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Journal Article

Skeletal defects in ringelschwanz mutant mice reveal that Lrp6 is required for proper somitogenesis and osteogenesis


Grosschedl,  Rudolf
Department of Cellular and Molecular Immunology, Max Planck Institute of Immunobiology and Epigenetics, Max Planck Society;

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Kokubu, C., Heinzmann, U., Kokubu, T., Sakai, N., Kubota, T., Kawai, M., et al. (2004). Skeletal defects in ringelschwanz mutant mice reveal that Lrp6 is required for proper somitogenesis and osteogenesis. Development, 131, 5469-5480. doi:10.1242/dev.01405.

Cite as: http://hdl.handle.net/21.11116/0000-0007-AC87-F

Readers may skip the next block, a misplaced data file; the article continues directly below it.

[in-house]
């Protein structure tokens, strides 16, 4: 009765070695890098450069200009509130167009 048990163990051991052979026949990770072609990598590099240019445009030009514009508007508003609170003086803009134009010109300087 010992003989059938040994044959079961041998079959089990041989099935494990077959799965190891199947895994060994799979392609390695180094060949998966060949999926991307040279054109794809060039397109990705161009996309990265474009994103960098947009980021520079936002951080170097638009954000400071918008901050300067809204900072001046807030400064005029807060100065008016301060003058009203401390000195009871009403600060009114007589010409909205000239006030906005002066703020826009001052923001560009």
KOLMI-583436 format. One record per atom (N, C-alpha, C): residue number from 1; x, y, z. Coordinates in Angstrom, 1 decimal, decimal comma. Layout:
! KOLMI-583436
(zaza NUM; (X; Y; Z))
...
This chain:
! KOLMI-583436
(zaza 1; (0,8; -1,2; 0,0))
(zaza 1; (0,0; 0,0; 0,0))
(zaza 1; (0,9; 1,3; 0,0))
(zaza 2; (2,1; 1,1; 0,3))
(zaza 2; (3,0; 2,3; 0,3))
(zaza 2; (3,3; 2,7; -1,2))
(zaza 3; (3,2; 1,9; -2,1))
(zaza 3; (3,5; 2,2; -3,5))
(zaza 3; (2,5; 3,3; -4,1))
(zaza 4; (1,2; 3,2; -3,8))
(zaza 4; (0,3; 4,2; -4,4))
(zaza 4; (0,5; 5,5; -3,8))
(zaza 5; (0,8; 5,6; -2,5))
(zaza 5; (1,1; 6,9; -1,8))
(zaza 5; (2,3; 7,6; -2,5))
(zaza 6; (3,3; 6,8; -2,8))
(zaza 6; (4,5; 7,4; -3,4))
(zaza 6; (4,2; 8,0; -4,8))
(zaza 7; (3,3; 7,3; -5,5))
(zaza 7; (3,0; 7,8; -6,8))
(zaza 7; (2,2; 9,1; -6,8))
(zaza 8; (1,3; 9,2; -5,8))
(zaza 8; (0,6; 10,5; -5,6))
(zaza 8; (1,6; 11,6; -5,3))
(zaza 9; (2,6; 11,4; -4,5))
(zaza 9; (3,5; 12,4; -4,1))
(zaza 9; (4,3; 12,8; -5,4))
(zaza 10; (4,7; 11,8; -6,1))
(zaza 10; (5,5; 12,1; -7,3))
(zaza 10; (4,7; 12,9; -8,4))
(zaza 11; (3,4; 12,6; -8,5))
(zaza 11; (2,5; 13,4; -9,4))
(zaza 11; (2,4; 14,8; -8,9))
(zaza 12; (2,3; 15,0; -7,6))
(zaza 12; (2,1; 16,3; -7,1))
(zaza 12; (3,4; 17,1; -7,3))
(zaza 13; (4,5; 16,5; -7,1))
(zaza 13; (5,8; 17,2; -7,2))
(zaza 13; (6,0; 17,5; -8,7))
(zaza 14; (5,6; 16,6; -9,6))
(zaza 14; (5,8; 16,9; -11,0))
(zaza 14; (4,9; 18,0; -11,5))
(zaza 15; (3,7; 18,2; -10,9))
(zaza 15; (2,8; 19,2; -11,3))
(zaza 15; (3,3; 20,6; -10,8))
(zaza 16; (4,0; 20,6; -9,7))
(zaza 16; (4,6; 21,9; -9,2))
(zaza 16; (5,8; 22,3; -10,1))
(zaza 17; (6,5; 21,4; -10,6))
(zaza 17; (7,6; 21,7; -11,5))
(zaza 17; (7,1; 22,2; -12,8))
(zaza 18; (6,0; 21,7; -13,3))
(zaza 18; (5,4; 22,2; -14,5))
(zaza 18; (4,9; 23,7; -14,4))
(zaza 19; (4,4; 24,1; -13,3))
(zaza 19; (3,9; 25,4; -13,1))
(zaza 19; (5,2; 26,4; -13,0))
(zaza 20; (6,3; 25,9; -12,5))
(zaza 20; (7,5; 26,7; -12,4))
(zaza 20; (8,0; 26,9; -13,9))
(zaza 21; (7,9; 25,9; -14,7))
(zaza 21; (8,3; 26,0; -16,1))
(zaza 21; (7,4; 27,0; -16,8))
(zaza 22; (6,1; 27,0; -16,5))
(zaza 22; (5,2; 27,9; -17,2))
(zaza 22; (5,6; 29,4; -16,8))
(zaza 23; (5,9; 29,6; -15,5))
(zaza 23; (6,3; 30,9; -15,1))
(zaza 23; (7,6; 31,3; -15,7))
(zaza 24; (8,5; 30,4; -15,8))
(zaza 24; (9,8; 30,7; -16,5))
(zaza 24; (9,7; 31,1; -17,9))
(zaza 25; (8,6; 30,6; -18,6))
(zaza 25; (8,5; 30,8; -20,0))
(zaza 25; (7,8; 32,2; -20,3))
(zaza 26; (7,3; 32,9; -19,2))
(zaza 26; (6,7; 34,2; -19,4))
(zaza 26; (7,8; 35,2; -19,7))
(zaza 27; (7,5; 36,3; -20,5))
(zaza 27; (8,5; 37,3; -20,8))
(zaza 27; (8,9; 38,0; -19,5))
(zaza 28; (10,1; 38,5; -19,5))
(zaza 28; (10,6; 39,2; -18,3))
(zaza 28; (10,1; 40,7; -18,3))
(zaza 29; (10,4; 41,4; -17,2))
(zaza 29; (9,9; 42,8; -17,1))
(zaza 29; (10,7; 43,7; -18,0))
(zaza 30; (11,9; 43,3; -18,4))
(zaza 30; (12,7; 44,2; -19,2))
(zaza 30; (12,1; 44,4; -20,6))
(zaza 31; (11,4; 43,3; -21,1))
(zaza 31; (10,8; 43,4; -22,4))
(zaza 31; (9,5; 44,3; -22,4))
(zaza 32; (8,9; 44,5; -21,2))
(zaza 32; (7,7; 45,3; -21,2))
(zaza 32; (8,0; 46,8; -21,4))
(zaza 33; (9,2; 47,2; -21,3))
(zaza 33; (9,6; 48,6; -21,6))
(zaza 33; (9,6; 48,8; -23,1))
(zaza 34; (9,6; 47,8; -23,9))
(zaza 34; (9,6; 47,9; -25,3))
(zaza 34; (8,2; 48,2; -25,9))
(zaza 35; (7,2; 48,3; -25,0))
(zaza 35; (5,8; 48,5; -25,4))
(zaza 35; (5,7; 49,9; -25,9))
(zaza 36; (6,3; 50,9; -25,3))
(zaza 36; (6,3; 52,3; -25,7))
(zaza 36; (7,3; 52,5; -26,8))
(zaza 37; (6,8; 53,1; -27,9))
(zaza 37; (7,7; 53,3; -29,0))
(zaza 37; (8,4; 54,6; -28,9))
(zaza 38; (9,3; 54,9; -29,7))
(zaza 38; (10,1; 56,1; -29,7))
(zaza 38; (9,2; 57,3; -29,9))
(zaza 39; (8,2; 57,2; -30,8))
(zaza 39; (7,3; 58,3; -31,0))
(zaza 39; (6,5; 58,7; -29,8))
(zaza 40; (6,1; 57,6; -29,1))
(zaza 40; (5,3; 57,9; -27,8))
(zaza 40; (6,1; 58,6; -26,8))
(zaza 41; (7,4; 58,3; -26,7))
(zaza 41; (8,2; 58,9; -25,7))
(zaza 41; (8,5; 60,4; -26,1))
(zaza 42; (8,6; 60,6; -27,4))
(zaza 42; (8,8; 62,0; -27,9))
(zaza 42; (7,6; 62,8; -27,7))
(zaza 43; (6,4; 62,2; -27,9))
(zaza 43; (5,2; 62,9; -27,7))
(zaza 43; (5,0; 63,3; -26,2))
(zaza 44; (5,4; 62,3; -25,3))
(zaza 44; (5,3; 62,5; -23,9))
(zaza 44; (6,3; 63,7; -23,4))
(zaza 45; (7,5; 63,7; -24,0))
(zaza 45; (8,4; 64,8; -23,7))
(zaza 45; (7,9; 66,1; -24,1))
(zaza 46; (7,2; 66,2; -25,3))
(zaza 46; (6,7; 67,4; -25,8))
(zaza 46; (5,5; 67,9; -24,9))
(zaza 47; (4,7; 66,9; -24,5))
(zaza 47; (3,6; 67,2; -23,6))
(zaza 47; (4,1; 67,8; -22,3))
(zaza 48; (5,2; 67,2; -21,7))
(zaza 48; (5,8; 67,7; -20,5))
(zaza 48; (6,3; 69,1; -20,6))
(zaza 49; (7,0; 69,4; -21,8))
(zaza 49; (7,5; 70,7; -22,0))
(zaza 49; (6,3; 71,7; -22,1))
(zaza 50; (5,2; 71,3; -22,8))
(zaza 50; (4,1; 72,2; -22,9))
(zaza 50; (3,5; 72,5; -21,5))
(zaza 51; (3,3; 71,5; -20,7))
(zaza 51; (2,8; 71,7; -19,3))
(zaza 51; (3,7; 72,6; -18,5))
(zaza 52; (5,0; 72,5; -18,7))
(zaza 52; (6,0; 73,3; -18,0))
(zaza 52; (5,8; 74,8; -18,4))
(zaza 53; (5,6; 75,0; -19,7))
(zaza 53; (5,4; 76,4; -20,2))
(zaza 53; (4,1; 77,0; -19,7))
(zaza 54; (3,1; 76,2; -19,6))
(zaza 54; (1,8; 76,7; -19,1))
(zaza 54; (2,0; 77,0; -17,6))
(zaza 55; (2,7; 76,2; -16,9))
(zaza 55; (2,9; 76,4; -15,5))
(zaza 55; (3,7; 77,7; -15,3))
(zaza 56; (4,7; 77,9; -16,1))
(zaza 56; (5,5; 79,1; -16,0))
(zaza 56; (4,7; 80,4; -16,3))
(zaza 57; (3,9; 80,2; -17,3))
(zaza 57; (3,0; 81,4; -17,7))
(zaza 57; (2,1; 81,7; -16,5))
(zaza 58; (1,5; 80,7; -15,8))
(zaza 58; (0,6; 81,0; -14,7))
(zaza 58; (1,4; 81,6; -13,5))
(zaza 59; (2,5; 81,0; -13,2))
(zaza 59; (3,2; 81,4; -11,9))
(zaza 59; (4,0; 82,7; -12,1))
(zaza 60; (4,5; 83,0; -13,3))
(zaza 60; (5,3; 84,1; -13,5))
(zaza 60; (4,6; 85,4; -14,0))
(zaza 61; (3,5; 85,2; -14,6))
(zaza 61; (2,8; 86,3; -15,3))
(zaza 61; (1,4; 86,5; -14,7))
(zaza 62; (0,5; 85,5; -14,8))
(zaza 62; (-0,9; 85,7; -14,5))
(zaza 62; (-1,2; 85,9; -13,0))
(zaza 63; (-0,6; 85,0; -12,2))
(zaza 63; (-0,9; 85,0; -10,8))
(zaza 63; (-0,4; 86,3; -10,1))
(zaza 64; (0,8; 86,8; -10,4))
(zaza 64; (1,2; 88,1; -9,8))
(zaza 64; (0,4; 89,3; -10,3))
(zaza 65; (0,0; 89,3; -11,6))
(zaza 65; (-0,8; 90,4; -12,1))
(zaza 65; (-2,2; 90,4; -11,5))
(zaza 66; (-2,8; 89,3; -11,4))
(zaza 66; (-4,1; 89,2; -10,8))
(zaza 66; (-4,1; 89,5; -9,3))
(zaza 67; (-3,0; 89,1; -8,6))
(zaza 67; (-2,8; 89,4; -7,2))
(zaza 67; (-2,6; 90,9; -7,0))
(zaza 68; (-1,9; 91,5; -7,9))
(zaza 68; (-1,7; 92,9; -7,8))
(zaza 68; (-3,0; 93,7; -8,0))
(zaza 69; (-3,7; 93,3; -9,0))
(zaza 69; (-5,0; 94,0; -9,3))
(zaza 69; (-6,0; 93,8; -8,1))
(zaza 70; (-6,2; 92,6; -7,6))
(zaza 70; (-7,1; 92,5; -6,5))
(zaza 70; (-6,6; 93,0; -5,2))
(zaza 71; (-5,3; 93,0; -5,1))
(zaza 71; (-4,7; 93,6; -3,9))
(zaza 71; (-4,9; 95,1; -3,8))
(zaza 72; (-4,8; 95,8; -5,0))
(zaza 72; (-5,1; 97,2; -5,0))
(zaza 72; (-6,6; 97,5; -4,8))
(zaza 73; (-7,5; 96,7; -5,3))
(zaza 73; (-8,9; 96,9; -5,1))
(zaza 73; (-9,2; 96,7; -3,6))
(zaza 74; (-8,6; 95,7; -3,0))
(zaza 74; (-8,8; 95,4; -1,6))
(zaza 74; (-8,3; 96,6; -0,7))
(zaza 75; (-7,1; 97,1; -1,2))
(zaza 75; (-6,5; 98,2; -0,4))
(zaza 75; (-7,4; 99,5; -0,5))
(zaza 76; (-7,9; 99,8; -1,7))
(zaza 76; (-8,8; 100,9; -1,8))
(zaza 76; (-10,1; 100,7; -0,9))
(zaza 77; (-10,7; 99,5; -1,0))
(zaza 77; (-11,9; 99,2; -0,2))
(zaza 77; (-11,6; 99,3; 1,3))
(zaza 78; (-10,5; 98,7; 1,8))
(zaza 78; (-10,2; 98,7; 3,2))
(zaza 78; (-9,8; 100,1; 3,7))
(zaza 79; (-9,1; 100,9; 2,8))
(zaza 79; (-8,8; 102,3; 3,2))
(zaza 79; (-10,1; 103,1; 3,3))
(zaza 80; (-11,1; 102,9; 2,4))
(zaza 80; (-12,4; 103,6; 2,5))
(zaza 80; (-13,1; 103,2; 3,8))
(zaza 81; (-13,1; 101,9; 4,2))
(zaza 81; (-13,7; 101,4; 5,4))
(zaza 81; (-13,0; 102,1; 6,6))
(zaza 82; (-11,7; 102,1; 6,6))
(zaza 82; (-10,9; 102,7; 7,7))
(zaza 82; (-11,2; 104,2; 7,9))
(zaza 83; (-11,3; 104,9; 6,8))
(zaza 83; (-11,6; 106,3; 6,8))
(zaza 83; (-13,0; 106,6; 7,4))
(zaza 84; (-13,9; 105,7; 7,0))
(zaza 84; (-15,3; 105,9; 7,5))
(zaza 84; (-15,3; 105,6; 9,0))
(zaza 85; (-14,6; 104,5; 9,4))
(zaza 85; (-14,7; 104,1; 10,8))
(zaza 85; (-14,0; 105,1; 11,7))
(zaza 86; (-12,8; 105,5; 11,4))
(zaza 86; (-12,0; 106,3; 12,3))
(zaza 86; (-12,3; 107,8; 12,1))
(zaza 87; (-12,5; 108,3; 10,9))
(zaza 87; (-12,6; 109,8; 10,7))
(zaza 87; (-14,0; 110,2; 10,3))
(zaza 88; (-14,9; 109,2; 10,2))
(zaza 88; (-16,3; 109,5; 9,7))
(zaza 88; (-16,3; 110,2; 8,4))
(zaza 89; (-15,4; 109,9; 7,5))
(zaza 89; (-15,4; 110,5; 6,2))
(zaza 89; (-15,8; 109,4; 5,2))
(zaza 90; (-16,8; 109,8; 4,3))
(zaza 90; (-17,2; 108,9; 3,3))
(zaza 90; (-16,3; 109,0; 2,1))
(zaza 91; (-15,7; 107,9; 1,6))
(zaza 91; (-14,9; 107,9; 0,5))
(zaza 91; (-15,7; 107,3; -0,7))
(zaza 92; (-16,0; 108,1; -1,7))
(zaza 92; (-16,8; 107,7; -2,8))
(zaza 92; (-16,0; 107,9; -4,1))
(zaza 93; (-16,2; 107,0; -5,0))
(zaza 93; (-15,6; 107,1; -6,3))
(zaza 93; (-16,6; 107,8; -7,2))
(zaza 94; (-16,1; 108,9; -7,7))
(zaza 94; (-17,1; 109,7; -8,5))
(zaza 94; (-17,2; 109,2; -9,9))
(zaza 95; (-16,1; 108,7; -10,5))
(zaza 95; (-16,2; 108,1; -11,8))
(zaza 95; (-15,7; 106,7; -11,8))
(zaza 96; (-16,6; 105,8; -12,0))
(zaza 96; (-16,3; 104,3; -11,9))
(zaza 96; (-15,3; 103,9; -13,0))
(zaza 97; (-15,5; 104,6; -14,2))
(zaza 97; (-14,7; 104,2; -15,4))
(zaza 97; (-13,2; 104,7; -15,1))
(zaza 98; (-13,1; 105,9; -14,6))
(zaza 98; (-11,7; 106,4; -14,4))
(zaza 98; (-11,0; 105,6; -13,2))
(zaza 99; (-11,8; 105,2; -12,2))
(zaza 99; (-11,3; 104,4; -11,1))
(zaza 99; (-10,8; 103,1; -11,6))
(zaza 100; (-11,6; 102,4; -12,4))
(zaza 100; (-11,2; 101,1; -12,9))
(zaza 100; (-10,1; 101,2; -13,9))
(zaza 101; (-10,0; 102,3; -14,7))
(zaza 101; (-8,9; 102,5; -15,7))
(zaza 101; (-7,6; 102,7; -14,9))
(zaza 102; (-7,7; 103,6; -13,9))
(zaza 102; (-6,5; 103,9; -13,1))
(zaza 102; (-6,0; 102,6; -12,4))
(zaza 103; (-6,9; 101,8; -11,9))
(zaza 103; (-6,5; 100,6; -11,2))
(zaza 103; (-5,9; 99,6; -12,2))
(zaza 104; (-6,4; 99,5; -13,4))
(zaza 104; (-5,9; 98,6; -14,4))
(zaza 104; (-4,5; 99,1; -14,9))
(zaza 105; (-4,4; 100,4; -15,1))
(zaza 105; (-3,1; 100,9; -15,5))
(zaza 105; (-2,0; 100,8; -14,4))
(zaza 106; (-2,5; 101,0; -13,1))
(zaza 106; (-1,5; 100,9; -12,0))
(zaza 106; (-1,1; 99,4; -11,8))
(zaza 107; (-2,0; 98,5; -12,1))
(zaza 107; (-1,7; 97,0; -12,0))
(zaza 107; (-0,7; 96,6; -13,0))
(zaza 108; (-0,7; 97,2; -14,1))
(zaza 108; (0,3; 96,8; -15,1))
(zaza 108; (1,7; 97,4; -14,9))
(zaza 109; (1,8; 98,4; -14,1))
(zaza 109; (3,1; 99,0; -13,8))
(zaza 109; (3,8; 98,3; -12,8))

Here, we present evidence that Lrp6, a coreceptor for Wnt ligands, is required for the normal formation of somites and bones. By positional cloning, we demonstrate that a novel spontaneous mutation ringelschwanz (rs) in the mouse is caused by a point mutation in Lrp6, leading to an amino acid substitution of tryptophan for the evolutionarily conserved residue arginine at codon 886 (R886W). We show that rs is a hypomorphic Lrp6 allele by a genetic complementation test with Lrp6-null mice, and that the mutated protein cannot efficiently transduce signals through the Wnt/β-catenin pathway. Homozygous rs mice, many of which are remarkably viable, exhibit a combination of multiple Wnt-deficient phenotypes, including dysmorphologies of the axial skeleton, digits and the neural tube. The establishment of the anteroposterior somite compartments, the epithelialization of nascent somites, and the formation of segment borders are disturbed in rs mutants, leading to a characteristic form of vertebral malformations, similar to dysmorphologies in individuals suffering from spondylocostal dysostosis. Marker expression study suggests that Lrp6 is required for the crosstalk between the Wnt and notch-delta signaling pathways during somitogenesis. Furthermore, the Lrp6 dysfunction in rs leads to delayed ossification at birth and to a low bone mass phenotype in adults. Together, we propose that Lrp6 is one of the key genetic components for the pathogenesis of vertebral segmentation defects and of osteoporosis in humans.